Veld fires impeding economic turn around

Veld fires impeding economic turn around

28 July 2012

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Zimbabwe– Over the years, Zimbabwe has continued to lose property worth thousands of dollars to veld fires.

The environment has also suffered while animals and humans have been affected by the destruction of pastures and habitats.
Experts say the authorities should this year take urgent steps to stop the fires, which are usually prevalent at the end of winter.
This period is prone to veld fires largely because of widespread land clearing.

Mr Charles Mutemereri, an environmentalist, says veld fires do not only consume the environment but could also wreck an economy.
“Apart from the forests which are ‘chewed’ by the fires, sectors such as tourism and agriculture are also affected,” he said.
“Tourism thrives on wild animals and these animals are killed by veld fires and, in some cases, crops that will be ready for harvesting are destroyed.”

The Environmental Management Agency (Ema) says about 714 000 hectares of land were destroyed by veld fires last year alone.
According to the Ema 2011 Fire Report, newly resettled farmers contributed to the spread of the fires in some parts of the country, resulting in the destruction of 1 694,3 hectares of timber in Manicaland.

On the other hand, statistics released by the Timber Producers’ Federation (TPF) cited Chimanimani and Nyanga as the worst affected districts.
The statistics show that between July and November last year, 257 forest fires were reported and destroyed 9 586 hectares of timber constituting 12 percent of Zimbabwe’s pine population.

Pine is grown on a 25-year rotation. The affected area was equivalent to what would normally be harvested over a three-year period.
Hunters and human negligence are among the foremost causes of veld fires, which endanger human and animal life as well as soil structure.
Five people died in such fires last year while 25 others died in 2010.

Ema says education and publicity on the effects of veld fires on the country’s ecosystem are proving to be effective tools in the fight against the fires.
So far all provinces, except Matabeleland North and the Midlands, recorded a decline in veld fires.
Additional strategies included a pilot fireguard project in 15 districts. Ema has also launched 30 national fire weeks and held 279 fire awareness meetings.

Intensive law enforcement resulted in the issuing of 240 tickets with a fine assessment of US$37 539.
“The 2011 fire season overall had a reduction in area lost to fire. All provinces with the exception of Matabeleland North and the Midlands recorded a decline in fires in the 2011 fire season,” reads part of the report.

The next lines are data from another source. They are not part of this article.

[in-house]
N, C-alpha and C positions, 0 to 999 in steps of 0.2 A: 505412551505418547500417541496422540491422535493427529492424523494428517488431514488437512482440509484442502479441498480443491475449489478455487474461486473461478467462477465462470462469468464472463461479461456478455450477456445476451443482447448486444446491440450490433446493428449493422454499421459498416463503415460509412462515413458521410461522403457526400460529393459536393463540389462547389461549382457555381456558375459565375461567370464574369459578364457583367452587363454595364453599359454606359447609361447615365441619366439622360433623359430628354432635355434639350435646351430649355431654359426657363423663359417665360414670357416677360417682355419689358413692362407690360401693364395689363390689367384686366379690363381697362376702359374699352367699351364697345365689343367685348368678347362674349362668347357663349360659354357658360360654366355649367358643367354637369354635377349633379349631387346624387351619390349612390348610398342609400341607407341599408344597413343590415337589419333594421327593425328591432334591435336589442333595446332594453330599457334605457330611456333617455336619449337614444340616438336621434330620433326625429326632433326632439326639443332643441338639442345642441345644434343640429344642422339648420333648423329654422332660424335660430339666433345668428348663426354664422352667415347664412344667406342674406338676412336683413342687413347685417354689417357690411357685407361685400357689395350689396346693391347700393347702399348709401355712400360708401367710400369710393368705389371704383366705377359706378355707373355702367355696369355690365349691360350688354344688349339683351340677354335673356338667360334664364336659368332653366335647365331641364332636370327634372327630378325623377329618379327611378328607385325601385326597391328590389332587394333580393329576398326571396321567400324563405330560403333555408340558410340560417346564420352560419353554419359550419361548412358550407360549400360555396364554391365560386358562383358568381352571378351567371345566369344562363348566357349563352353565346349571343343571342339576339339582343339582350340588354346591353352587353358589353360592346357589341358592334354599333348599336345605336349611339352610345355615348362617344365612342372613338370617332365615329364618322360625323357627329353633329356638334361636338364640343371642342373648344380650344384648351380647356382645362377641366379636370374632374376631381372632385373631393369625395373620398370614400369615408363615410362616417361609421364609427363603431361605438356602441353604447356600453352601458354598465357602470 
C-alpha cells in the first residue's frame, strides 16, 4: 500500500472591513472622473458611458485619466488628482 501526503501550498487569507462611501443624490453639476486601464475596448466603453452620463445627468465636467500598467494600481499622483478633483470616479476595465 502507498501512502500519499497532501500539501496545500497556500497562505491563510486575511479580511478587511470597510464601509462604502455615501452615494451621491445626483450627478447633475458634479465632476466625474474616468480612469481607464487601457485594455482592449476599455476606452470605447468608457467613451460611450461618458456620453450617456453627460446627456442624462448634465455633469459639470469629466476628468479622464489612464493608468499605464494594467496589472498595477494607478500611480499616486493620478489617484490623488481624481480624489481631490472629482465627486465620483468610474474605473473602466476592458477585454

“The causes of fires in the two provinces were failure to contain fireguard construction and land clearing. The decrease in fires for the rest of the country can be attributed to stricter law enforcement, collaboration with the police and the involvement of community leadership in veld fire issues, including the engagement of resource monitors who reported through cellular phone messages a total of 150 fire incidences.”

The year 2010 recorded a 21,2 percent increase in the total area burnt than the previous years.
The same year also recorded the highest percentage since 2004 with 1 152 413 hectare of land burnt, exceeding the forecast of the risk model, which predicted that only 16,4 percent (equivalent to 6 401 030 hectares) of the country was in the extreme fire risk area.

In 2009, a total number of 950 905 hectares were destroyed and 10 lives lost.
Veld fires are mainly caused by farmers using fire to open new arable land, deliberate lighting of fire (arson), smoking out bees, sparks from moving steam engines, careless throwing away of lit cigarette stubs, hunting and careless disposal of hot ash.
The long-term effects of veld fires are a reduction of bio-diversity through destruction of flora and fauna, reduction of soil fertility, an increased erosion rate and decreased infiltration, which lead to less water for livestock, irrigation, fish, wildlife and people.

A number of fire outbreaks have already been recorded this season alone with one farmer in Mashonaland Central losing a combine harvester, farm equipment and tonnes of maize.

Launching the 2012 National Fire Week recently, Environment and Natural Resources Management Minister Francis Nhema said it was unfortunate that environmental degradation has weakened the natural resource base on which human activity ultimately depends.
“The country’s (economic) turnaround strategy is rooted in our natural resources. Unfortunately, this natural capital is under threat from veld fires, hence, my plea to all to fight this monster,” said Minister Nhema.

According to the minister, at least 1 152 413 hectares of land were affected by veld fires countrywide in 2010.
Of this land, 2 907,7 hectares covered plantations. Mr Nhema also noted that infrastructure worth over US$227 214 was gutted.
He said chiefs would prosecute individuals who cause fires, many of which are threatening the ongoing national cattle restocking programme.
“Systematic ecological and localised environmental degradation is becoming highly prominent as a result of uncontrolled fires.
“This lowers the natural resilience of ecosystems to disaster impact and delays recovery,” said the minister.

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